Before I get into the real meat of the post let me firstly introduce Brian White – another Googler following in the footsteps of Matt Cutts sharing some great juicy pieces of information on Googling, videogames and general tech-geekery. I strongly urge you to go subscribe to his blog now. Done? Ok, cool.
Why am I talking about Brian? Well, his post on searching conventions has proved to be fantastically useful for us in the office and will be very helpful for understanding this post.
Have I raved enough about you yet Brian? Can we officially become the first whitelets?? (explanation on cuttlets here) Ok, and now for the post:
Yep, you guessed it, the correct answer to the title of this post is not:
“my, yes actually you have a point, yahoo really is better than google”
You see what I did there? There is a serious point however that I’d like to cover and I’m hoping that someone (Brian?!) can help me out with the answer or failing that at least raise the profile of the issue within Google. This is the issue:
[IT project support] vs [project support]
Google doesn’t seem to be very good at determining when I’m using ‘it’ as in [bend it like beckham] as opposed to [it recruitment]. One of our clients provides IT support and I was doing some keyphrase research and Googling around and discovered some annoying tendencies. While on some search phrases Google does ok at determining the difference between the two uses of ‘it’ on some search phrases they are woefully poor. Take the following for example:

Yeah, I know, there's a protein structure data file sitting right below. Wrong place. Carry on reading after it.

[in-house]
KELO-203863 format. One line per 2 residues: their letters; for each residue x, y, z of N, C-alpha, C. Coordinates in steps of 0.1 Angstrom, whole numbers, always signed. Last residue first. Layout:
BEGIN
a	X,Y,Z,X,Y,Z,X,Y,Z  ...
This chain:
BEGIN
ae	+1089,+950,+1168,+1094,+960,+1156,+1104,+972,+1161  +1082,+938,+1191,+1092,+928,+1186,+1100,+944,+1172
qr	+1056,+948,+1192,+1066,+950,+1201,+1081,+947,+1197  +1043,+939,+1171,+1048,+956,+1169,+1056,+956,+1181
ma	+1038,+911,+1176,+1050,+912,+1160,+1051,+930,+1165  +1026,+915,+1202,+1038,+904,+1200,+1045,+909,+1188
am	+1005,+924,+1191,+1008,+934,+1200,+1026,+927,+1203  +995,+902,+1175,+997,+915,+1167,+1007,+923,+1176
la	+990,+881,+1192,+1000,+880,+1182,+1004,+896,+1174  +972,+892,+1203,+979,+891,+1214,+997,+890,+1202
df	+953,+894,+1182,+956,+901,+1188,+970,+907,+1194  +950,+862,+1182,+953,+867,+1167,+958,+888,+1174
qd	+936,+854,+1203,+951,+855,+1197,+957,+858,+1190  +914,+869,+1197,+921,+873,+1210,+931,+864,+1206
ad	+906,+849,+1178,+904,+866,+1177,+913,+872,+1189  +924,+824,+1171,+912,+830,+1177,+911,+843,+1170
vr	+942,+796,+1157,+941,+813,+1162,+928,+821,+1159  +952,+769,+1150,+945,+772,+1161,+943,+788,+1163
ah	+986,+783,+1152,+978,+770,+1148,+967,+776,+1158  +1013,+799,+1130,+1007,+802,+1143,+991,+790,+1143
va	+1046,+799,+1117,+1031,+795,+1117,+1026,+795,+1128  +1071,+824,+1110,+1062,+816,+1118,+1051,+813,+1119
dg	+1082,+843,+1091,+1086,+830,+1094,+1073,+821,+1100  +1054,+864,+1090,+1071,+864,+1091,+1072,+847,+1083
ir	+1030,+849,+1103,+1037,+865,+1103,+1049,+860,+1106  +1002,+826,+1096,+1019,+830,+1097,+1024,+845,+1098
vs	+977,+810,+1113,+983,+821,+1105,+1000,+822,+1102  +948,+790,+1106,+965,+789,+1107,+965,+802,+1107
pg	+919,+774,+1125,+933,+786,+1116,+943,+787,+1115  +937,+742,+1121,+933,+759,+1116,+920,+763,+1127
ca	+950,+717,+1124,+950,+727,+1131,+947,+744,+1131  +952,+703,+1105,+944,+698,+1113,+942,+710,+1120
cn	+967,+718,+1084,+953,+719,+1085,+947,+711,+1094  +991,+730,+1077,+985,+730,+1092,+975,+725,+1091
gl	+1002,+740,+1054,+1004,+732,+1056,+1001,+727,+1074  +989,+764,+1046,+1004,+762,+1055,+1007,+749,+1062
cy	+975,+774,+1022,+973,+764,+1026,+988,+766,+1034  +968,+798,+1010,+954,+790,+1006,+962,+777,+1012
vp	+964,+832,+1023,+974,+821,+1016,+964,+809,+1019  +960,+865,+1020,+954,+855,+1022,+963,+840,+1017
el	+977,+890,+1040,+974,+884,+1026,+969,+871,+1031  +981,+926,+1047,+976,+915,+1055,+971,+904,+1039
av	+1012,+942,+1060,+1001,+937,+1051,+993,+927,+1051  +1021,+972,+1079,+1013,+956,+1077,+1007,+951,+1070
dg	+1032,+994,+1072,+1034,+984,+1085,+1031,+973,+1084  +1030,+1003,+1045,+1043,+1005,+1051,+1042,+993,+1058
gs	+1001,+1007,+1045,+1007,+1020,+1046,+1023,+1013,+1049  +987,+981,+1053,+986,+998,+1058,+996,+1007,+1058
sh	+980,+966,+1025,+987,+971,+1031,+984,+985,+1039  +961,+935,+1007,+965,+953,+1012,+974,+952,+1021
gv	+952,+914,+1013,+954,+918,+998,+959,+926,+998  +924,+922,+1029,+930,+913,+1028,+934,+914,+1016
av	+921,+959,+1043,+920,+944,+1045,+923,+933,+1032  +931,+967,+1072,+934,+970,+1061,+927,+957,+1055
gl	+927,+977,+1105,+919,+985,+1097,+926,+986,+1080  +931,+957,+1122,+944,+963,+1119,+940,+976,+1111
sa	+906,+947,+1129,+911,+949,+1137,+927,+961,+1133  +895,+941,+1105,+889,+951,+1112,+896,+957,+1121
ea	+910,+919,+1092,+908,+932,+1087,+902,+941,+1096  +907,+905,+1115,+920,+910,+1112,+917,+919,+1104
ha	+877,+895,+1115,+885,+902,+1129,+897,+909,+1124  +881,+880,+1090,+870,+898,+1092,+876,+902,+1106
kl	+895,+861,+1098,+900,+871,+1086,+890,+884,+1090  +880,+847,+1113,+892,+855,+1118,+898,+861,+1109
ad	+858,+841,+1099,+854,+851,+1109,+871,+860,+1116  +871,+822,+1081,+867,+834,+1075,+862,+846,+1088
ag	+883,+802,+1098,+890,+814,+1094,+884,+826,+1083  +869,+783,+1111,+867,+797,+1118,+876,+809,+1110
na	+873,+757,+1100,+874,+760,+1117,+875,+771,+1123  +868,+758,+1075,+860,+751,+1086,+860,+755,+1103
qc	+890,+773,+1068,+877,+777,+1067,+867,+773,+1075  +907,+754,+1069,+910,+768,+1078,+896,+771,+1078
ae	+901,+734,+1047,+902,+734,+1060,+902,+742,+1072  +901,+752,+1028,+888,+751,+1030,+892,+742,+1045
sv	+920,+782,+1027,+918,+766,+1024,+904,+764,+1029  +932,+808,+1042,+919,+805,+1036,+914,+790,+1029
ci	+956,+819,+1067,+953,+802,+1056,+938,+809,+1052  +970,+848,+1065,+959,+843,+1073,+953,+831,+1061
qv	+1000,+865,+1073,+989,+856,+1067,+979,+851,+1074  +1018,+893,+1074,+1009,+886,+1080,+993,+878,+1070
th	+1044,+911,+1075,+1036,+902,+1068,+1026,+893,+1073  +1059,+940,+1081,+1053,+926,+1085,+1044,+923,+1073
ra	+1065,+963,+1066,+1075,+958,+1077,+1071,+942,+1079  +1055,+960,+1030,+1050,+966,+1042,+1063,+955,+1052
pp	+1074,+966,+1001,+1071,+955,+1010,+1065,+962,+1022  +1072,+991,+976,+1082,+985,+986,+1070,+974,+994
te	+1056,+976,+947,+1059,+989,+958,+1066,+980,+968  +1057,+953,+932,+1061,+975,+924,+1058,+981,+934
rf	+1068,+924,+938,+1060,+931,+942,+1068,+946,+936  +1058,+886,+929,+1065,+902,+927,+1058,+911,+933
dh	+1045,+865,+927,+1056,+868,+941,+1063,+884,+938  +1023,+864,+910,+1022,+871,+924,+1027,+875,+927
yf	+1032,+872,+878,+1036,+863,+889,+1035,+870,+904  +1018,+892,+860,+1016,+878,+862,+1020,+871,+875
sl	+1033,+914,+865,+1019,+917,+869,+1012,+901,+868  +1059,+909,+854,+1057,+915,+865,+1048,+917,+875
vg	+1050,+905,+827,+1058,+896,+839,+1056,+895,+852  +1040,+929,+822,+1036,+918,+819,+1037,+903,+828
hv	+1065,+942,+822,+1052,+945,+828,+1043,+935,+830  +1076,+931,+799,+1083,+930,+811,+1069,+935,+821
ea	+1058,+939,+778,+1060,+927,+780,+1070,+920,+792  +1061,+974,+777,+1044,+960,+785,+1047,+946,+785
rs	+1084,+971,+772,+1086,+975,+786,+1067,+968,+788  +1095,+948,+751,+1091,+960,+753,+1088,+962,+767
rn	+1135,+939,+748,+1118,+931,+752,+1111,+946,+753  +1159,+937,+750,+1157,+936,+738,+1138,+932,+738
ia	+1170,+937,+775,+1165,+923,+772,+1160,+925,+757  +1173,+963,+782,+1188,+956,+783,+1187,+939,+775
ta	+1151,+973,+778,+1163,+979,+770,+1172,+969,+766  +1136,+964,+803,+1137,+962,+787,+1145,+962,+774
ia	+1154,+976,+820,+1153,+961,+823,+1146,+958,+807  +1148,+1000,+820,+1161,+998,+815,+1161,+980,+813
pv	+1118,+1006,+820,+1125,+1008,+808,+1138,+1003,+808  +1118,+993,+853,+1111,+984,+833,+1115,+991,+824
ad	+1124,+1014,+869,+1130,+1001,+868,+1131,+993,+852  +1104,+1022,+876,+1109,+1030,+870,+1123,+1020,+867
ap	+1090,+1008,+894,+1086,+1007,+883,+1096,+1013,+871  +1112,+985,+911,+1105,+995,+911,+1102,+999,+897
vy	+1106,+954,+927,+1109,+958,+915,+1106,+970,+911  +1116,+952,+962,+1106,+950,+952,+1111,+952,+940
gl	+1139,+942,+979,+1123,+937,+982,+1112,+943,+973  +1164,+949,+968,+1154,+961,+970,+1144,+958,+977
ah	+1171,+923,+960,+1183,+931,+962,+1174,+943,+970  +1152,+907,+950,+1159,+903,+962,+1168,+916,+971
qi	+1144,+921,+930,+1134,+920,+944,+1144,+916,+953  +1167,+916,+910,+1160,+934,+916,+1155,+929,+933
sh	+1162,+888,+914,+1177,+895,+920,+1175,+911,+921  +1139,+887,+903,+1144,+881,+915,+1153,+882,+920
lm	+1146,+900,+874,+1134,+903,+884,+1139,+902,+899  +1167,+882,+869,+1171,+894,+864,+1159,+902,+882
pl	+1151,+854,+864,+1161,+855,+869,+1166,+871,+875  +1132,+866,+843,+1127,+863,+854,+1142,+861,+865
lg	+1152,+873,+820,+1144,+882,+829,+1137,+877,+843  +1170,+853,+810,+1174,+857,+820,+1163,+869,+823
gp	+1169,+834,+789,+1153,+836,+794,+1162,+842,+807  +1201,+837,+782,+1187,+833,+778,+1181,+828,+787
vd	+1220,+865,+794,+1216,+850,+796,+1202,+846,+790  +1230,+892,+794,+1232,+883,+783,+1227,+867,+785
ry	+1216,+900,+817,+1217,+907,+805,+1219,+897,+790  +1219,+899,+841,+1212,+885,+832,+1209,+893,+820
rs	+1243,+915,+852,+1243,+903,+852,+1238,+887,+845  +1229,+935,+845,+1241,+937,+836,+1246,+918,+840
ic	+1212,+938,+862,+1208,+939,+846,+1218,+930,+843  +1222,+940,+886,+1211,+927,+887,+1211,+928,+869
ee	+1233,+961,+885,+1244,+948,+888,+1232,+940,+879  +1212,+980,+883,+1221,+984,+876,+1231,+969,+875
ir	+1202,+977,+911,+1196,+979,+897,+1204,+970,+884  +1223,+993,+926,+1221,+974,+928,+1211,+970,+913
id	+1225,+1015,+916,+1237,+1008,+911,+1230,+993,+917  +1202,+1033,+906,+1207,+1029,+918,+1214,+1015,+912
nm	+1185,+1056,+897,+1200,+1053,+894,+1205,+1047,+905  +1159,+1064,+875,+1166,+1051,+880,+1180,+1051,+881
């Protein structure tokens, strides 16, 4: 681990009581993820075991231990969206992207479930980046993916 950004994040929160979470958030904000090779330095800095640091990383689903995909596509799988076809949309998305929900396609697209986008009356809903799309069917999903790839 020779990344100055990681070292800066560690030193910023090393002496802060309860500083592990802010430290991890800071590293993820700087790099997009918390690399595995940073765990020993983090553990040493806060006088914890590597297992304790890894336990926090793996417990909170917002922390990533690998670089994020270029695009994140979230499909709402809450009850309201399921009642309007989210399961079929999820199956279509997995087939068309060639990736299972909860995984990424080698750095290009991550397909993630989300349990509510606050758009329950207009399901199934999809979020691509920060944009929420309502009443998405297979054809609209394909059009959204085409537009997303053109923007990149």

- [it project management] – just returns a bunch of results related to project management. Compare this to [technology project management] where you get plenty of relevant results (many of which also mention it project management in the title tag!)
- [it consultancy services] – just returns a bunch of consultancy services – with only one (maybe two) sites directly related to IT consultancy. It even returns www.juniper.co.uk which doesn’t even mention ‘it’ anywhere on the page (and barely mentions ‘it’ across the site – please note I’m not calling these guys out for any particular reason, just highlighting an issue and they were the first that I saw)
So in summary Brian – what’s going on and can you do something about it? I know that it’s getting better (because I remember trying to do some keyphrase research in the IT recruitment sector about 12 months ago and it was just painful – I remember [it job] and [job] used to return almost identical results) but it’s still incredibly annoying and can’t be returning the most relevant results a lot of the time.
Tom Critchlow Tom Critchlow is VP Operations for the NYC office, living in Brooklyn and working in Manhattan. Fiercely curious about most things and passionate about everything.